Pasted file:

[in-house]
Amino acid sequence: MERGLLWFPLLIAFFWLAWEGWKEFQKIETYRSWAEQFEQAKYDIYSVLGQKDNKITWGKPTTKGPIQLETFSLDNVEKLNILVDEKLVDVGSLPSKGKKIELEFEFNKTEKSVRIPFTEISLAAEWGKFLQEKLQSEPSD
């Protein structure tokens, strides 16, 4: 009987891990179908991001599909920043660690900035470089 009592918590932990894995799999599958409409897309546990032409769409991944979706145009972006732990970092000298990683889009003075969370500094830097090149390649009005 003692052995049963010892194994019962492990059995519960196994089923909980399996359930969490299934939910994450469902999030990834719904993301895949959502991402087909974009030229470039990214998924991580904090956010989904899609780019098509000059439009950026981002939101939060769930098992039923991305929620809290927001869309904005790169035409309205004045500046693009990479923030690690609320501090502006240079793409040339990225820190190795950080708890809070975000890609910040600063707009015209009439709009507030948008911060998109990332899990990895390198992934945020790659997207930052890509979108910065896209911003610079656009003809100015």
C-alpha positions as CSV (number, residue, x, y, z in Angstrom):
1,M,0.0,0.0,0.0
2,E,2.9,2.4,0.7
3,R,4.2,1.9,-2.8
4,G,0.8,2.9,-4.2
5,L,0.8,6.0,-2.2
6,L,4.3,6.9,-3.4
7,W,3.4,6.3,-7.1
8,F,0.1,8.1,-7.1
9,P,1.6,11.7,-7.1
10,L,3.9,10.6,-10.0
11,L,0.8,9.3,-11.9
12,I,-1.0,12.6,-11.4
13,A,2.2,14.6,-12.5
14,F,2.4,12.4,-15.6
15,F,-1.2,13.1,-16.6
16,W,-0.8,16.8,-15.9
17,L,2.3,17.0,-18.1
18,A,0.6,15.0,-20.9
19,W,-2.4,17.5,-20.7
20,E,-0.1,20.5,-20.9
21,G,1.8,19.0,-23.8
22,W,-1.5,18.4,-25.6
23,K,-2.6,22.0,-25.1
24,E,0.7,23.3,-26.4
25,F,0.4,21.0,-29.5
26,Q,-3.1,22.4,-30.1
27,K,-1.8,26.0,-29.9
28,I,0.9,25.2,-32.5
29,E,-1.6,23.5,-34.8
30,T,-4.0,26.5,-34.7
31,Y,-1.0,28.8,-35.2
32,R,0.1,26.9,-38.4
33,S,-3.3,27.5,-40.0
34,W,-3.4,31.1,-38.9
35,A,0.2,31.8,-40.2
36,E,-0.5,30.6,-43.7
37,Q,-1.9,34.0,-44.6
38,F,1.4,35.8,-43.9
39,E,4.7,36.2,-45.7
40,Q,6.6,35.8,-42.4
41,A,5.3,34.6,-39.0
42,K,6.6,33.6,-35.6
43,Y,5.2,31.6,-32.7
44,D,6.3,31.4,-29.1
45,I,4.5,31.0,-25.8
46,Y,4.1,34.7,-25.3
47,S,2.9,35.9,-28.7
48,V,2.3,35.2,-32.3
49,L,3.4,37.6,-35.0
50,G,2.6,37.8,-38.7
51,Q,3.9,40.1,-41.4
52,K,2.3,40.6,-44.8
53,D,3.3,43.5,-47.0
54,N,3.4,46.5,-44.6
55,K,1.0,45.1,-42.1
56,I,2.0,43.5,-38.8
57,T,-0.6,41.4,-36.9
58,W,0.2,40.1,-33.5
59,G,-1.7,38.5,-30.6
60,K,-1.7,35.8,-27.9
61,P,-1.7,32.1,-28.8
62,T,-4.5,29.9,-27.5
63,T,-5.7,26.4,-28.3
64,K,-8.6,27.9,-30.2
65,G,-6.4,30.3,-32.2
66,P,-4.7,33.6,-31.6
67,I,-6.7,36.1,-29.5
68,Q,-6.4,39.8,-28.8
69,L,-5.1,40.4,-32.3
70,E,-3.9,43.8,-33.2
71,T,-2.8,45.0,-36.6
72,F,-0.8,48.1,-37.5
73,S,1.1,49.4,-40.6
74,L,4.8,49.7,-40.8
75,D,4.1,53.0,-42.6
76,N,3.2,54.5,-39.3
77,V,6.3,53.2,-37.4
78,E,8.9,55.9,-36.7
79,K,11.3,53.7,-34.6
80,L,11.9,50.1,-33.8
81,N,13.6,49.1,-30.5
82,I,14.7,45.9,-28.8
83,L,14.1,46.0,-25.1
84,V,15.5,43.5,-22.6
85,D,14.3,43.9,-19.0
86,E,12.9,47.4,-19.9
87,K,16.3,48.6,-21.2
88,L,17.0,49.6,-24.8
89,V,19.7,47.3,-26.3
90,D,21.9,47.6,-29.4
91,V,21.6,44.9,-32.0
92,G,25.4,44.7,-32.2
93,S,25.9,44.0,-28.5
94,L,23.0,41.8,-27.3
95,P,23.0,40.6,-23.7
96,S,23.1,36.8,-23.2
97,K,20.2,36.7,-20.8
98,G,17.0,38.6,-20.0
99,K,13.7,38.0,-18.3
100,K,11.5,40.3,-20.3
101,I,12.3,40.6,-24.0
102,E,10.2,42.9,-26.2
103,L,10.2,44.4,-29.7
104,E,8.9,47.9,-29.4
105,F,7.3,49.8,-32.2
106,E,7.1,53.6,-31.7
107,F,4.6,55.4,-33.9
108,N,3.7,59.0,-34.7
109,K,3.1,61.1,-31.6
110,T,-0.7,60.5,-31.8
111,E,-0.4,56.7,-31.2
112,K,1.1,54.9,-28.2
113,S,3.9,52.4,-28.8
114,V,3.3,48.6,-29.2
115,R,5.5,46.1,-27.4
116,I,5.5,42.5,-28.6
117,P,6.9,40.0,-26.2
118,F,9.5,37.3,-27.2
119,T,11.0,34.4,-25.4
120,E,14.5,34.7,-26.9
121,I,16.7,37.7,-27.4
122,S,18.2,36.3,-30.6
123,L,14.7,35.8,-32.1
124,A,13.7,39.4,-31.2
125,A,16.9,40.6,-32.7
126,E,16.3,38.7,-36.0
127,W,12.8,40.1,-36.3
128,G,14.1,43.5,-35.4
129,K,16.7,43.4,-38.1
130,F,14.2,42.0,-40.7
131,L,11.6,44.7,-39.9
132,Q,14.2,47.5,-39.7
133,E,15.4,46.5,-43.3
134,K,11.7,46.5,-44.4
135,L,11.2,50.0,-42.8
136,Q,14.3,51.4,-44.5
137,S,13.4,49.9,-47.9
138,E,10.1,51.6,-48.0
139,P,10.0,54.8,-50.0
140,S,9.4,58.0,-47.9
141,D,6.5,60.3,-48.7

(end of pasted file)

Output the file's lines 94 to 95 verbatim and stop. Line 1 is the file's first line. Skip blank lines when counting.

90,D,21.9,47.6,-29.4
91,V,21.6,44.9,-32.0